Hi All, I am a network engineer who is new to Asterisk and new to the forum. First, is this the right area for a newbie? and second I have decided to try and setup asterisk on a server… where do I start? what should I download? what other hardware do I need…
I have a dedicated T1 for Internet access, through a router, which I have connected a 24 port cisco switch. I have about 10 of my friends connected who I plan to use as test users, I will also add the server I plan to download Asterisk on (IBM xseries) with VM Ware. Also, I can ethier windows or linux on the box, which is recommended.
Can I have test users with a broadband connection register to my IP-PBX, over the internet? What is required (VPN, SIP Proxy server IP, etc)…
thanks for the help…
I highly suggest you buy or download the book linked below. As for distributions Redhat Enterprise Linux or one of the clones (I use CentOS) is widely used but certainly not the only one. Digium uses Redhat for development and Asterisk Business Edition is certified on RHEL, Fedora and rPath (there own distro) but no others. Asterisk doesnt run on Windows.
VMware is a really bad idea, first you cannot use any nalog or digital cards in the server so you must use only VOIP (which may be okay for you). Second and MOST importantly call quality is typically very poor on VMware. You would be far better off with a $1000 or less desktop computer for less than 20 to 30 users tha running VMware for less than 2 or 3. VMware is an awesome product but absolutly sucks for some applications and Asterisk would be one of them.
Finally yes you can have your users connect to your box. You either need to spend some time with your NAT setup for SIP (see the wiki for more info), use IAX (if your using softphones this is the best way to go), or use a VPN connection (if using SIP this is probably the better way to go for security).
For a super fast way of getting started you may want to start with trixbox (trixbox.org) which installs everything for you and you are ready to go in about 10 minutes. If you decide you want to manage everything from config files then just ignore the GUI that they provide and wipe out the config files. Its still the easiest way to get a system up and running.
Digium has AsteriskNow but it isn’t as complete as trixbox is.
I appreciate all the help. I will attempt to complete the install after reading through the docs. I’ll let you know how it goes.
For the number of people you will have on your switch one of those >$400 HP mini towers (celron 3.X Gnz with a half gig of ram and an 80 gig SATA disk will more then do you. I would keep away form VMware as mentiioned.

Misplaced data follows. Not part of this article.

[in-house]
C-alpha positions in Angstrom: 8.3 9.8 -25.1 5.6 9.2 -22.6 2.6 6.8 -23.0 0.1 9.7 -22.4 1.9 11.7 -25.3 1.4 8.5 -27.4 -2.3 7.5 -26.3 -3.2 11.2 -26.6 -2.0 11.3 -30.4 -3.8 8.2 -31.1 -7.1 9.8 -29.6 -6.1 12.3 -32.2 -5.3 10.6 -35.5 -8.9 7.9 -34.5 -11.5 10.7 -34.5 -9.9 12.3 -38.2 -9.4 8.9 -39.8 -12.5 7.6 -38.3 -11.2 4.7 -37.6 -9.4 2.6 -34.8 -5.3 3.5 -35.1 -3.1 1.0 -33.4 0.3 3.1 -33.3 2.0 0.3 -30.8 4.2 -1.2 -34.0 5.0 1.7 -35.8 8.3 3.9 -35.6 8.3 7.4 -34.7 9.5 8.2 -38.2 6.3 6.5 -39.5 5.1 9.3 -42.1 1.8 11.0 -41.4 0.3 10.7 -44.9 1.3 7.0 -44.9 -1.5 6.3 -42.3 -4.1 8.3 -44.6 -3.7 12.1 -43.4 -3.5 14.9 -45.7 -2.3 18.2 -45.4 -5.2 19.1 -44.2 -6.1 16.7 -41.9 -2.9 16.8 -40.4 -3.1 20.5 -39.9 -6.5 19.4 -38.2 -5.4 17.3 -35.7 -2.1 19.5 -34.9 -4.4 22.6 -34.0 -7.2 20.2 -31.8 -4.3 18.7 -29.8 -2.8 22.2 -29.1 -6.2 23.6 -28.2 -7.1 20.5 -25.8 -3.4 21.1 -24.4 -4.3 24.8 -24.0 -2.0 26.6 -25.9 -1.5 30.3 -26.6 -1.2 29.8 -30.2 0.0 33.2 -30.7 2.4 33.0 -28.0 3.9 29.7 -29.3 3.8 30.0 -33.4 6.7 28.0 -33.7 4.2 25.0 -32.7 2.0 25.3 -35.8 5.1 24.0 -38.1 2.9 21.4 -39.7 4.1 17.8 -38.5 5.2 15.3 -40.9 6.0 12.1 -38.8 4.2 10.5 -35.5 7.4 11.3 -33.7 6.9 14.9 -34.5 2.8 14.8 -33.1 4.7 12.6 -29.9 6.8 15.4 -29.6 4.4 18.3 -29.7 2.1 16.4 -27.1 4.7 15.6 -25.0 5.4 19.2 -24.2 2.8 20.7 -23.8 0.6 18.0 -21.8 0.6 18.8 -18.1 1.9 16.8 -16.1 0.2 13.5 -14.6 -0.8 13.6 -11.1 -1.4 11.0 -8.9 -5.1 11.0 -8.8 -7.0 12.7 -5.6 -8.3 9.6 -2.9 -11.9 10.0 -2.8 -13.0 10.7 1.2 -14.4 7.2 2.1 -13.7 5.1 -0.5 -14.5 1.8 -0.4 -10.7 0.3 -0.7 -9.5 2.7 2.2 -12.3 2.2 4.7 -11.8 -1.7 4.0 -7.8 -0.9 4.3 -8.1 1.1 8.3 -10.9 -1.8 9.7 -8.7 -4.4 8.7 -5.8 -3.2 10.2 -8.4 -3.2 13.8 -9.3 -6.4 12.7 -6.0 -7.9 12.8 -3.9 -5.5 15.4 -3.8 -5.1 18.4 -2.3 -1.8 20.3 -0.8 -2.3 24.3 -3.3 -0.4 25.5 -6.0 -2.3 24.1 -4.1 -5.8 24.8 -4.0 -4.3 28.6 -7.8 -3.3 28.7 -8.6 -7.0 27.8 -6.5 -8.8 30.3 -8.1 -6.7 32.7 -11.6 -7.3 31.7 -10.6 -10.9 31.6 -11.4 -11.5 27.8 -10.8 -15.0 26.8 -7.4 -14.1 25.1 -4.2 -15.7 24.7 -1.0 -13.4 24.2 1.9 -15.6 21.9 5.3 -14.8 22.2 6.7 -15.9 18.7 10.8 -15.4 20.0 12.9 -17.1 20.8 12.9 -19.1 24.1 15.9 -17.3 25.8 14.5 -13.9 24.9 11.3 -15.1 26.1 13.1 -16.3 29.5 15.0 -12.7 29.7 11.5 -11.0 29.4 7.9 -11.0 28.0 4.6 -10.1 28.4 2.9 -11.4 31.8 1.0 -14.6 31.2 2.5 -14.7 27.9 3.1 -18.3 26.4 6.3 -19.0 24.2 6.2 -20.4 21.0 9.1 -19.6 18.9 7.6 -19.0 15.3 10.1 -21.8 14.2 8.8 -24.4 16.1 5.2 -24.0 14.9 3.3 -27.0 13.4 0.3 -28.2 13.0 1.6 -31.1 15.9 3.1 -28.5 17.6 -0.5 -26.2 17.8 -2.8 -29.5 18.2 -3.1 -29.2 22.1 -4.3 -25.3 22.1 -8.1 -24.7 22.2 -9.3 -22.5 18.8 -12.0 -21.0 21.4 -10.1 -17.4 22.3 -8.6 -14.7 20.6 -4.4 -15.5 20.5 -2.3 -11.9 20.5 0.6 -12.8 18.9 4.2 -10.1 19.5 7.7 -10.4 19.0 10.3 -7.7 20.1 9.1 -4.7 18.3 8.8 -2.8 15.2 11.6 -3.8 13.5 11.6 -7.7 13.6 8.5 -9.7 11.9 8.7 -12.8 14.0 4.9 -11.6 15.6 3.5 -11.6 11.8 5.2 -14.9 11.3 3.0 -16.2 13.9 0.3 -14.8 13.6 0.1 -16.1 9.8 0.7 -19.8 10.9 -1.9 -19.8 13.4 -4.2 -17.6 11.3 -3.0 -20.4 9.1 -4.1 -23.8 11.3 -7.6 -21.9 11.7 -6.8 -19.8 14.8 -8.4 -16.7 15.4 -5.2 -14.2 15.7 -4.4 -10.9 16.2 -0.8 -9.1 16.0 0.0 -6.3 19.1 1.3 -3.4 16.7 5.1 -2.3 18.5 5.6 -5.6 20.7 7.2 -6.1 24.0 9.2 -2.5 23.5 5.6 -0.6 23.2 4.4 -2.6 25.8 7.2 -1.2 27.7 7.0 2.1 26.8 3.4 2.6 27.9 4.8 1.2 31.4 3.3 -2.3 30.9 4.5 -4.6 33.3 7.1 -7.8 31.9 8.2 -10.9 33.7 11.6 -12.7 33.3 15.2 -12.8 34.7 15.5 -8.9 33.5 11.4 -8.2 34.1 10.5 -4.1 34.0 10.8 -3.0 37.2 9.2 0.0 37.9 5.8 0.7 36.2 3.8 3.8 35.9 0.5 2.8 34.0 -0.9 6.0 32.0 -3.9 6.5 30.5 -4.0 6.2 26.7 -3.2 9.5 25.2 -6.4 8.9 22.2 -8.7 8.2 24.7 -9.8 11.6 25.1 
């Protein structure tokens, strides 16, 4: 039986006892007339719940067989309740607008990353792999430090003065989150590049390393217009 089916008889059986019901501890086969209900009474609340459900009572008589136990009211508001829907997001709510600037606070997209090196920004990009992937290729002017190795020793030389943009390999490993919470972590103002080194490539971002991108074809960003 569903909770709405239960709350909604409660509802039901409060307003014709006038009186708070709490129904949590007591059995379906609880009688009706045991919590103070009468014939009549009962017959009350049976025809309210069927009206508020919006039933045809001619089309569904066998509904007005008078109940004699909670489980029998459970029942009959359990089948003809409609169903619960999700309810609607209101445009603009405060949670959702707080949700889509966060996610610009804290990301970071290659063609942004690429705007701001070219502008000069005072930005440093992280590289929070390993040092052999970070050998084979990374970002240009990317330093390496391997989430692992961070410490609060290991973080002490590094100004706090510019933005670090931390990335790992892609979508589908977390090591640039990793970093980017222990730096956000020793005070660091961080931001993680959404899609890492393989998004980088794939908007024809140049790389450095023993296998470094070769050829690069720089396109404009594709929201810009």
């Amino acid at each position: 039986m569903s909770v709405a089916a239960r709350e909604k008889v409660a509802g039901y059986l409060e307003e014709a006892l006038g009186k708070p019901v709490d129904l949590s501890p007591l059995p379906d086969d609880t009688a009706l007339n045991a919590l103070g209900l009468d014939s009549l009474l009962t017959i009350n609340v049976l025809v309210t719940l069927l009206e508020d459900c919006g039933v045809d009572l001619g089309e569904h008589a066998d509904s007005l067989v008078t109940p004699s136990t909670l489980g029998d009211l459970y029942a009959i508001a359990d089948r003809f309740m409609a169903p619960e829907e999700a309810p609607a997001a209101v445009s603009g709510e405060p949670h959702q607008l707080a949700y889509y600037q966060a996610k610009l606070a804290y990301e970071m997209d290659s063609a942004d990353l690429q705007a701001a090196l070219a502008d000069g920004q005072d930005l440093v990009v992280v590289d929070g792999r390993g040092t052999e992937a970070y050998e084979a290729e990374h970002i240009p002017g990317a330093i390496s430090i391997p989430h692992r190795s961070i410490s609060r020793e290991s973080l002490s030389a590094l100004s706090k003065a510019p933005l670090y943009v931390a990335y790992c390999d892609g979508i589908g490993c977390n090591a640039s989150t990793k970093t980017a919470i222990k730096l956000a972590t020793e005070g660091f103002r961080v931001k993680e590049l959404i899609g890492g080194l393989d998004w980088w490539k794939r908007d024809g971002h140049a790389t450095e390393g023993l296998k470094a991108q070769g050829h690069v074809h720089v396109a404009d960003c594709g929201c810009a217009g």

I tend to be kind of anal, so I run a very stripped down version of CentOS. I use V4.4 and start with the “single disk server” which has no GUI (not X based) and then I start in xinit.d and remove any service that is not essential for asterisk. No sense in wsting horsepower on stuff that will only be targets for hackers (that is services you will not use).
Once I have a lean and mean machine, I install the latest version of asterisk. I shoudl warn you that I am having some issues with the (1.4.17) latest version building against ssl. I am pretty sure they have a bug in the configure script.
At any rate, in your setup I would go with a net based phone co. No sense in copper. It is more expensive and harder to implament from every direction. Check out www.junctionnetworks.com. For a one time $7 set up and $2 a month plus 2.9 cents a minute, you get a number in pretty much any place in the US that will accept 25 incoming calls, and unlimited outgoing calls. They also have 2.9 cents a minute to like 30 other countries. I really like these guys a lot.
If you use IP phones on the inside or soft phones, you don’t need any FXS hardware. The cost of the box is the only outlay, and the costs from JN if you had a few analog lines (at what, $50 a month per line or more) will save you a ton of $$ right from the start. Remember the 2.9 cents a minute is based on use, and you wil be surprised at how underutalized most lines really are. I have offices that had 4-6 copper lines and they are now paying less then what they used to pay for just one copper line.
At any rate, it will only cost you a few bucks to try it and if it sucks you are not out much and if it works out as well for you as it has for me, you can save a mint.
Best of luck.
I agree with Mattthew, I run a lean server as it should be.
Trixbox is fine for an initial learning period but it has way too many unnecessary bells and whistles that add a ton of complexity to an already complex application.